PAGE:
The systematic uncertainties of the extracted cross sections are a combination of various contributions. The uncertainties related to the detector efficiencies are collected in Table 1. The uncertainty of the luminosity is given by the uncertainty of the absolute beam current calibration, which amounts to \(3.3\,\textrm{nA}\) at \(855\,\textrm{MeV}\) and the fluctuations of the beam current were related to the instabilities of accelerator operation. The latter were smaller than \(5\,\textrm{nA}\), resulting in the total systematic uncertainty smaller than \(0.16\,\mathrm {\%}\). The dominant contribution to the systematic uncertainty is related to the misidentification of particles in the Cherenkov detector and cuts applied to distinguish electrons from pions and muons. This uncertainty was estimated to be \(1.7\,\mathrm {\%}\). The last relevant contribution to the systematic uncertainty can be evaluated by the formalism of Mo and Tsai [42], employed to describe radiative and multiple scattering corrections to the cross section. These corrections add \(0.2\,\%\) to the total uncertainty of the measured cross sections. Finally, the uncertainty of the position of the extracted cross sections on the energy scale is related to the ambiguities in the absolute energy calibration of the accelerator and spectrometer and amounts to \(2.7\,\textrm{MeV}\), which is less than 1/3 of the employed energy bin size.

## 3 Comparison to Models and Event Generators

The extracted cross section is first compared to QE calculations of Giusti et al. [45, 46], Sobczyk et al. [47], Megias et al. [13] and Benhar et al. [10]. Figure 2 (Left) shows that the calculations agree with each other at the level of \(4\,\%\) at the top of the QE peak. The comparison of the experimental results to the comprehensive calculations of Megias et al. [13], which are based on the SuSAv2-MEC model, are shown in Fig. 2 (Center). The model exhibits very good overall agreement with the data, on average at the level of \(7\,\%\). Surprisingly the largest inconsistency between the data and the calculations appears at the top of the QE peak, where the discrepancy is \(9\,\%\). Since the QE calculations show a consistent picture there, the observed discrepancy between the data and the SuSAv2-MEC model is most likely related to the incomplete or inconsistent description of the processes in the “dip" region, which are the only remaining relevant contributions to the cross section at \(\omega \le 400\,\textrm{MeV}\).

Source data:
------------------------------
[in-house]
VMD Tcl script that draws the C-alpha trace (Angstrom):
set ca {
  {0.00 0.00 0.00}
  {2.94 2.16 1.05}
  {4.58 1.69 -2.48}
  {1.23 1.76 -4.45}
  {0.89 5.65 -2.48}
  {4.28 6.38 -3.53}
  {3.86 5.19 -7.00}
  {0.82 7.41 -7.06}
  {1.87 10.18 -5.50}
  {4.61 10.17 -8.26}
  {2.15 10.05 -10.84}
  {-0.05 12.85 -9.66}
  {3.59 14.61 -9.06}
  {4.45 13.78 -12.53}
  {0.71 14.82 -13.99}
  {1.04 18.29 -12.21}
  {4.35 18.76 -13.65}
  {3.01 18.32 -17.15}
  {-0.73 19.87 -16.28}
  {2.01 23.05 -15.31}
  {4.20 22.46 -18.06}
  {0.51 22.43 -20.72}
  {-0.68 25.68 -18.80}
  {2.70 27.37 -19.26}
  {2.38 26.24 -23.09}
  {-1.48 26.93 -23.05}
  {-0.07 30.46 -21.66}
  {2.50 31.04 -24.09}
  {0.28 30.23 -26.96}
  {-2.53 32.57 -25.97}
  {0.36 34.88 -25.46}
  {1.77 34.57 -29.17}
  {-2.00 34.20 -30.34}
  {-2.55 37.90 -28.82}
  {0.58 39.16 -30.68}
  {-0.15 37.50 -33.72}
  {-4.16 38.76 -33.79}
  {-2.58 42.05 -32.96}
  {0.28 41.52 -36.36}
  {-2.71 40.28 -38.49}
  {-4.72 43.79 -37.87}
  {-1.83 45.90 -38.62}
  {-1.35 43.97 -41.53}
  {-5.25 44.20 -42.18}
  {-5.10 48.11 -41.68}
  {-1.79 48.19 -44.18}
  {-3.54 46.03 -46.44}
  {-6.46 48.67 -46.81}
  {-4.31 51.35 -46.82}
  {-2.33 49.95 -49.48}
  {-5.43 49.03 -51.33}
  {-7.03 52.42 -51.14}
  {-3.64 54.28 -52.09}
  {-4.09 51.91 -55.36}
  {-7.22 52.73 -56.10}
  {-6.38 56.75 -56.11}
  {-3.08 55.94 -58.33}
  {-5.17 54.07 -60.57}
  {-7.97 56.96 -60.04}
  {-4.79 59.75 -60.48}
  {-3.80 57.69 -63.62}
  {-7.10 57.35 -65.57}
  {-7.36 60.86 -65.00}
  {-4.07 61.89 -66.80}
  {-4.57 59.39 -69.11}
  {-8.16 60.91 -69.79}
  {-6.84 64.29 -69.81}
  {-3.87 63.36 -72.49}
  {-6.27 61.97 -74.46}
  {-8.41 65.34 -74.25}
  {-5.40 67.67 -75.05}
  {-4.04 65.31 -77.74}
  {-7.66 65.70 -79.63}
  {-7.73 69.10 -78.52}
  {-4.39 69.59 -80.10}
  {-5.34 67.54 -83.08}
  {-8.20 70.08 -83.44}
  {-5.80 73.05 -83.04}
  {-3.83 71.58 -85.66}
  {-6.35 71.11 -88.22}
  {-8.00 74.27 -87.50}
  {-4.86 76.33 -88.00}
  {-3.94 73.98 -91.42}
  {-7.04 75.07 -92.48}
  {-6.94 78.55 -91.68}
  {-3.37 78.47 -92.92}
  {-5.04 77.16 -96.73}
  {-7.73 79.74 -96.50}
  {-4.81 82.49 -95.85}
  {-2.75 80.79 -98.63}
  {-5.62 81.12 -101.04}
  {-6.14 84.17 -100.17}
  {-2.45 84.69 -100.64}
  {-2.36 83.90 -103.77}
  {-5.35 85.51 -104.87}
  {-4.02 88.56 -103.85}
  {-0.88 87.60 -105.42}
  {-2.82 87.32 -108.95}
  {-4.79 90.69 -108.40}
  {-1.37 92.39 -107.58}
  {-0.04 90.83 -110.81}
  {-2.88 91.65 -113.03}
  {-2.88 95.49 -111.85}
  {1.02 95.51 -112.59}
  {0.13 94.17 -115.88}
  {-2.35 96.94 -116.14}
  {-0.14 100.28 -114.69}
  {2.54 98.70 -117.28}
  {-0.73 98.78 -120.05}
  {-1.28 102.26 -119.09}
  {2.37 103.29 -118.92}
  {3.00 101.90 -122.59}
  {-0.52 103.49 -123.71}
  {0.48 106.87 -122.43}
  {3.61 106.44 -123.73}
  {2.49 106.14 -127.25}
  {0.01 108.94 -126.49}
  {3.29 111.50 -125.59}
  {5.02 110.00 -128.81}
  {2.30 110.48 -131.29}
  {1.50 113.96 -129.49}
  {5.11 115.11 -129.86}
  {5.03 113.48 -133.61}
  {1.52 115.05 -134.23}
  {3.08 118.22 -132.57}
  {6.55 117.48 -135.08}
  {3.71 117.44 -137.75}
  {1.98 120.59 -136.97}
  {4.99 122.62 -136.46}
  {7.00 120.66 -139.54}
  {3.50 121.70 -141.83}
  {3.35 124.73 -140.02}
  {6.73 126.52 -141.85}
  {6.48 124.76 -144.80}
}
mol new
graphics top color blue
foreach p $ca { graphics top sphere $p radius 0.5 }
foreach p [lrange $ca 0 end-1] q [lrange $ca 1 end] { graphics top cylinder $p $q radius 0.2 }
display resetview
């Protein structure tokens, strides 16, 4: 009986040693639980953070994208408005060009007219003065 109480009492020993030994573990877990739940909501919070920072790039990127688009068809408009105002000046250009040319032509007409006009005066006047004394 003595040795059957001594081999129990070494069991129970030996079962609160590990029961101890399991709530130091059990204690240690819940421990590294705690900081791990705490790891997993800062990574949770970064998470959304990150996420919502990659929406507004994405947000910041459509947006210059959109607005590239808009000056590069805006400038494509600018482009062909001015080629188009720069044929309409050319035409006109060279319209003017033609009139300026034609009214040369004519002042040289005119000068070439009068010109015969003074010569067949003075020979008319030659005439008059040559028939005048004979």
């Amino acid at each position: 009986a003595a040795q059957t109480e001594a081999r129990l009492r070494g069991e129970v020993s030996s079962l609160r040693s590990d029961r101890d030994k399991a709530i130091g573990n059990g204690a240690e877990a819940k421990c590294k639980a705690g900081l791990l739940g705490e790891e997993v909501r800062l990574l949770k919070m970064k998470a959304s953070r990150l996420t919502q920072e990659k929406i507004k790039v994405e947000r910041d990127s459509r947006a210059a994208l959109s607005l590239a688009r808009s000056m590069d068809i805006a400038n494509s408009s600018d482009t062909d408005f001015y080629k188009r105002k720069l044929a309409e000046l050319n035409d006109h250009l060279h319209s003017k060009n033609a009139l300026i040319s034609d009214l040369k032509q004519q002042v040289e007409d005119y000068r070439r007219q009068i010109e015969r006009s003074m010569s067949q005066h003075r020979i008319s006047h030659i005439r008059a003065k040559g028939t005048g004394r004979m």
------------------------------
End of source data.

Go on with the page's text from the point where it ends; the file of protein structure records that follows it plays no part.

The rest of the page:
An agreement at a similar level has been achieved by Ankowski [48] who calculated cross sections by using both the global Fermi gas model (FG) and the local Fermi gas model (LFG) in combination with the Bosted-Christy [49, 50] approach for describing pion production processes in the “dip” and in the \(\Delta \)-resonance region. The relative deviation of the FG calculation from the data is on average \(10\,\%\), while the prediction of the LFG model agrees with the data at the level of \(8\,\%\). Both calculations exhibit a visible inconsistency at the top of the QE peak and in the “dip" region, where the calculated cross-section do not follow the correct trend of the data.

Finally, the extracted cross-sections were compared also to the results of the Monte-Carlo generators GiBUU [26] and GENIE [11, 25]. Figure 2 (Right) shows that at the selected kinematic setting the generators describe the data reasonably well. GiBUU agrees with the data at the level of \(9\,\%\). The accuracy of the GENIE generator depends on the model used for calculating nuclear cross sections. When the local Fermi gas model is used, the calculated cross section agrees on average with the data at the level of \(22\,\%\). Similarly to the results of Ankowski’s LFG model, the simulated cross section overestimates the QE cross section. Additionally, the GENIE simulation lacks strength in the \(\Delta \)-region, where the calculated cross section is \(17\,\mathrm {\%}\) smaller than the data. The simulated results improve when GENIE uses the SuSAv2 model for describing QE scattering and processes in the “dip" region. In this case we observe much better agreement between the data and simulation at the QE peak. Note that GENIE still uses its default model for describing the cross section in the \(\Delta \)-resonance region, which is the source of difference with respect to the Megias et al. result shown in the center panel.

For a more insightful analysis of the measured cross section and comparison with the existing results obtained under different kinematic conditions, the scaling formalism [51] can be employed. The formalism was first developed within the framework of the relativistic Fermi gas model where the characteristic momentum is the Fermi momentum \(k_F\), which can be expressed as a dimensionless scale parameter \(\xi _F = \sqrt{1+ k_F^2/m_N^2}-1\). Building on this formalism, two dimensionless scaling variables \(\psi \) and \(\psi '\) were proposed [52]:

The variable \(\psi ^\prime \) is corrected for an empirical energy shift \(E_\textrm{shift}\) corresponding to the average of the separation energies of the various shells contributing to the nuclear ground state [51]. With the shift one achieves the center of the QE peak to be at \(\psi ^\prime = 0\). The necessary shift is achieved by substituting \(\lambda \) and \(\tau \) with \(\lambda ^\prime = \lambda - E_\textrm{shift}/2m_N\) and \(\tau ' = \kappa ^2 - {\lambda ^\prime }^2\).